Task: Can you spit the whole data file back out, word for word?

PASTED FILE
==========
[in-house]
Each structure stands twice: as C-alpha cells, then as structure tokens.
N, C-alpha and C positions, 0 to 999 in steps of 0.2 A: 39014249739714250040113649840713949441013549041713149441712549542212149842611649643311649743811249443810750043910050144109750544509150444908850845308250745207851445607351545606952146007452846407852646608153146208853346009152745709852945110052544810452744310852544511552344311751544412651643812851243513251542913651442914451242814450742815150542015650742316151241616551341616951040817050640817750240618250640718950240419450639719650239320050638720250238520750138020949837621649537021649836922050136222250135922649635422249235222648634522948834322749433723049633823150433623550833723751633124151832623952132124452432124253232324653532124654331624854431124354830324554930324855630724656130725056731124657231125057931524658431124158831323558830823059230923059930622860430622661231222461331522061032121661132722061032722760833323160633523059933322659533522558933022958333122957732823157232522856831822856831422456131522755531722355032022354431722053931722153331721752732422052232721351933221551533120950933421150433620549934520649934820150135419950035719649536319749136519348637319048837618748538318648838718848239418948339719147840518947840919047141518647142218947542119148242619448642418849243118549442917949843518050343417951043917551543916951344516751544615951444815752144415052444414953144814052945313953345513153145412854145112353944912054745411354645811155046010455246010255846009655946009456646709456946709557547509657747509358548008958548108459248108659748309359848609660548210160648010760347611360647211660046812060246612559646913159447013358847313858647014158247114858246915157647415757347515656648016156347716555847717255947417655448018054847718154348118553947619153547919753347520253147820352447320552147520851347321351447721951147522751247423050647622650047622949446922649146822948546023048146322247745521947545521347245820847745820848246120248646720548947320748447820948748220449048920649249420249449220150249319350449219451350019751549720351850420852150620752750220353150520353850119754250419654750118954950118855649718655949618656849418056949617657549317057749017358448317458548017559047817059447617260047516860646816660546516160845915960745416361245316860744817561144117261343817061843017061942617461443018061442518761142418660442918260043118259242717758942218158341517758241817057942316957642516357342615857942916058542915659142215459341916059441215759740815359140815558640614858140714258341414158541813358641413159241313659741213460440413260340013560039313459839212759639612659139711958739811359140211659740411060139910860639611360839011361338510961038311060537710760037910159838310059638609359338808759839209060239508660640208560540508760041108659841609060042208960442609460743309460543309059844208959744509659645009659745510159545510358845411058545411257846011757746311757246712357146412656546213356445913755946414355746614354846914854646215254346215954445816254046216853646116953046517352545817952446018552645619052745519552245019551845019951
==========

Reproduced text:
[in-house]
Each structure stands twice: as C-alpha cells, then as structure tokens.
N, C-alpha and C positions, 0 to 999 in steps of 0.2 A: 39014249739714250040113649840713949441013549041713149441712549542212149842611649643311649743811249443810750043910050144109750544509150444908850845308250745207851445607351545606952146007452846407852646608153146208853346009152745709852945110052544810452744310852544511552344311751544412651643812851243513251542913651442914451242814450742815150542015650742316151241616551341616951040817050640817750240618250640718950240419450639719650239320050638720250238520750138020949837621649537021649836922050136222250135922649635422249235222648634522948834322749433723049633823150433623550833723751633124151832623952132124452432124253232324653532124654331624854431124354830324554930324855630724656130725056731124657231125057931524658431124158831323558830823059230923059930622860430622661231222461331522061032121661132722061032722760833323160633523059933322659533522558933022958333122957732823157232522856831822856831422456131522755531722355032022354431722053931722153331721752732422052232721351933221551533120950933421150433620549934520649934820150135419950035719649536319749136519348637319048837618748538318648838718848239418948339719147840518947840919047141518647142218947542119148242619448642418849243118549442917949843518050343417951043917551543916951344516751544615951444815752144415052444414953144814052945313953345513153145412854145112353944912054745411354645811155046010455246010255846009655946009456646709456946709557547509657747509358548008958548108459248108659748309359848609660548210160648010760347611360647211660046812060246612559646913159447013358847313858647014158247114858246915157647415757347515656648016156347716555847717255947417655448018054847718154348118553947619153547919753347520253147820352447320552147520851347321351447721951147522751247423050647622650047622949446922649146822948546023048146322247745521947545521347245820847745820848246120248646720548947320748447820948748220449048920649249420249449220150249319350449219451350019751549720351850420852150620752750220353150520353850119754250419654750118954950118855649718655949618656849418056949617657549317057749017358448317458548017559047817059447617260047516860646816660546516160845915960745416361245316860744817561144117261343817061843017061942617461443018061442518761142418660442918260043118259242717758942218158341517758241817057942316957642516357342615857942916058542915659142215459341916059441215759740815359140815558640614858140714258341414158541813358641413159241313659741213460440413260340013560039313459839212759639612659139711958739811359140211659740411060139910860639611360839011361338510961038311060537710760037910159838310059638609359338808759839209060239508660640208560540508760041108659841609060042208960442609460743309460543309059844208959744509659645009659745510159545510358845411058545411257846011757746311757246712357146412656546213356445913755946414355746614354846914854646215254346215954445816254046216853646116953046517352545817952446018552645619052745519552245019551845019951